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Tuesday, April 21, 2009
Updated: April 22, 9:51 AM ET
Williams knows his role for Cavaliers

By Chris Broussard
ESPN The Magazine

Mo Williams
Thanks to the shooting of Williams, the Cavs led by 29 points early in the fourth quarter.

CLEVELAND -- Mo Williams was sitting at his locker, icing his knees and ankles, with dozens of cameras and digital recorders in his face. With nothing but a towel wrapped around his waist, he was breaking down Cleveland's 94-82 Game 2 victory over Detroit. He was the man of the moment.

But Williams wanted more. He wanted some of the real spotlight.

"Man, why didn't y'all ask me to go to the podium,'' he said in mock disgust. "I wanted to put my suit on, my tie ...''

The podium, of course, was reserved for LeBron James. Williams had to settle for a half-naked interview at his cubicle.

Sometimes it's hard being part of the supporting cast.

You have to listen to opposing coaches talk about how they're going to double-team James, get the ball out of his hands and make the rest of you beat them.

You have to read about Tracy McGrady saying your team's not that good, even though you had the best record in the league. Translation: It's LeBron and a bunch of average Joes.

You have to live with being disrespected.

"I read the quote T-Mac had in the paper,'' Williams said. "Saying the Lakers are going to win it, saying we're good but we're not great. That don't do nothing but fuel us. It fuels us to get better than we are. We don't get the respect we deserve. We know that.''

The Pistons, run over by James and his 38 points in Game 1, entered Tuesday's matchup vowing to corral the likely MVP and see what the other Cavaliers could do. Done with trying to guard James solo, they weren't going to play the foil in another King James Dunkfest, weren't going to play the witness to any more unencumbered trots to the bucket. They were going to make Williams, Delonte West, Zydrunas Ilgauskas and Co. prove they could do more than hang onto LeBron's coattails.

Four seconds into the game, the Pistons made good on their promise, trapping James in the left corner with Antonio McDyess and Rip Hamilton. James beat it with a skip pass, and soon thereafter, Williams buried a 20-footer to open the scoring and give Cleveland a lead it never surrendered. It was a precursor of things to come, as Williams followed James' game-high 29 points with 21.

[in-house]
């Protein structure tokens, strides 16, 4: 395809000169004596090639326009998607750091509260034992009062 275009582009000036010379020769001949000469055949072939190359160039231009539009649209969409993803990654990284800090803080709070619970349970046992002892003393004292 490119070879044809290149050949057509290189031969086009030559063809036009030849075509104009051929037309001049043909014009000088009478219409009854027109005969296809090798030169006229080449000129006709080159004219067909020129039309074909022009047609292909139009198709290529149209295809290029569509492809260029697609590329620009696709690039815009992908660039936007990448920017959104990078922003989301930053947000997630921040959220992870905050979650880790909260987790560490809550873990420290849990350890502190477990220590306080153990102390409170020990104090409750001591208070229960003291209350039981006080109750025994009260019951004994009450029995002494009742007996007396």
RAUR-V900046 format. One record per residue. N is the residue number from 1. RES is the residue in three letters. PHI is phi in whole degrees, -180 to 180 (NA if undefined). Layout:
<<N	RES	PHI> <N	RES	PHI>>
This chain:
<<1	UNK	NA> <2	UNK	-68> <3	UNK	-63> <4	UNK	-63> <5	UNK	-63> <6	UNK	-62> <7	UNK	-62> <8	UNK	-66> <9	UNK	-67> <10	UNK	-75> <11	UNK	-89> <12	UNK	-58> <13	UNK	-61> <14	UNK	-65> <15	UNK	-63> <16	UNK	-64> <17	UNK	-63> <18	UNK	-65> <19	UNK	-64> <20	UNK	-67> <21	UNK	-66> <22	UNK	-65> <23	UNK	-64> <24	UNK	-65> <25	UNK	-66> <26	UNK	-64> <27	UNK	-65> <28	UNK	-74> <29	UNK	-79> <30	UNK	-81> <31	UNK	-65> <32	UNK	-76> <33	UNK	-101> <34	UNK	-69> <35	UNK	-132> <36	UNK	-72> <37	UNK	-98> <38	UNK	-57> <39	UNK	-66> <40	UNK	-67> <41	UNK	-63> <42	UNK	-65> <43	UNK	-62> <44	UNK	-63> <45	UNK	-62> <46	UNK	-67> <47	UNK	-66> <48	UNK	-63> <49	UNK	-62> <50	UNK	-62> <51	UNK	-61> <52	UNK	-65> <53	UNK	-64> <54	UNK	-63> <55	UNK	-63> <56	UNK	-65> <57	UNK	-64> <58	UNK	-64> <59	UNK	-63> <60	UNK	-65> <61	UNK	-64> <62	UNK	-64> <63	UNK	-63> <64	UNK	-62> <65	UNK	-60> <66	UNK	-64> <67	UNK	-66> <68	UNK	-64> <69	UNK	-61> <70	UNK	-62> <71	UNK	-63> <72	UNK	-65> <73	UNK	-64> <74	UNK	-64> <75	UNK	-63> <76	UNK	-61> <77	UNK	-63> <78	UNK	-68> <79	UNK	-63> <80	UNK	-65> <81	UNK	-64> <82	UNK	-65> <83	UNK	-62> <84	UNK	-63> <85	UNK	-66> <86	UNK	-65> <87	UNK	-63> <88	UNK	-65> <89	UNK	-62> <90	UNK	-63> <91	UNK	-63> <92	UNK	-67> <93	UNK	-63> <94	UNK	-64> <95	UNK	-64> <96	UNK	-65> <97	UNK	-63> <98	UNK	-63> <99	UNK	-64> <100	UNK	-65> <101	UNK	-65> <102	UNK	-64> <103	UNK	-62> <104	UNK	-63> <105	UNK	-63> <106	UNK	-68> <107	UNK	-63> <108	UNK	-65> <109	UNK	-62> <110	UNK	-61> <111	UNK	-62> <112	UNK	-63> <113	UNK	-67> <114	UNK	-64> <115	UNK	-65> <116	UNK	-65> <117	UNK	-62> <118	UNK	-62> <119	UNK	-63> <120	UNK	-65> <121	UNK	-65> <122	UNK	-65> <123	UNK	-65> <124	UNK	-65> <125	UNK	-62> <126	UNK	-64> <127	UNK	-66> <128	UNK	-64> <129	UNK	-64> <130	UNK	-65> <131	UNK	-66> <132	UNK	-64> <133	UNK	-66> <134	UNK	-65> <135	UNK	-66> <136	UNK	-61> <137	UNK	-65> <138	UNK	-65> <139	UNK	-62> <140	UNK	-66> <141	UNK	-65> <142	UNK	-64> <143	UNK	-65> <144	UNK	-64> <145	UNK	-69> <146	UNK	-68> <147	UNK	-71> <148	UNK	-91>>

Williams thought he'd have a good game, especially after Pistons coach Michael Curry revealed his strategy after Game 1.

"We've seen teams run and jump LeBron before,'' Williams said. "We're prepared for that. I hope they run and jump. Because I'm itching. I'm itching for them to do that because I'm going to knock down shots. That's how much confidence I have when LeBron kicks it out. Pick your poison. Pick your poison.''

James and Williams weren't the only Cavs the Pistons found toxic. West added 20 points as Cleveland's starting backcourt outscored Detroit's 41-31.

"If teams want to play LeBron one-on-one like Detroit did in Game 1, he'll have 40,'' said Williams, who made 8 of 13 shots, including two 3-pointers. "If they don't, he'll have 12 assists, because we're going to knock down shots. We've got too many guys around him that can knock down shots.''

Williams is actually comfortable in the role of the overlooked. Drafted 47th by Utah in 2003, he had to hustle to stick in the NBA. Latching on with Milwaukee the next season, he was regarded as T.J. Ford's backup, despite starting often because of Ford's injuries.

Then, after playing terrifically over the first half of the season to help Cleveland rack up the best record in the Eastern Conference, he was left off the All-Star team. The fact that the fans didn't vote Williams in as a starter was no surprise. But when the coaches, many of whom place huge value on winning when it comes to naming All-Stars, didn't pick him, it spoke volumes.

David Stern later added Williams to the Eastern All-Stars as a replacement for Orlando's Jameer Nelson.

Through all the slights, Williams has kept his sense of humor. On Tuesday night, he was asked how it felt to post career playoff highs in both points (21) and assists (seven).

"I haven't been in too many playoff games,'' he laughed, referring to the five postseason games he played in Milwaukee. "So I'm going to have a lot of career highs.''

One thing that makes it easier to handle being undervalued by opponents and the public is being heavily valued by your superstar. James couldn't understand why Williams wasn't sitting alongside him in the postgame interviews.

"Why ain't you coming to the podium with me?'' James yelled as the media horde descended on his teammate's locker.

"Well,'' Williams smiled and said sheepishly, "they didn't ask me.''

If he keeps playing like he did Tuesday night and helps the Cavaliers advance this postseason, he'll be asked to the podium one of these days.

Chris Broussard is a senior writer at ESPN The Magazine.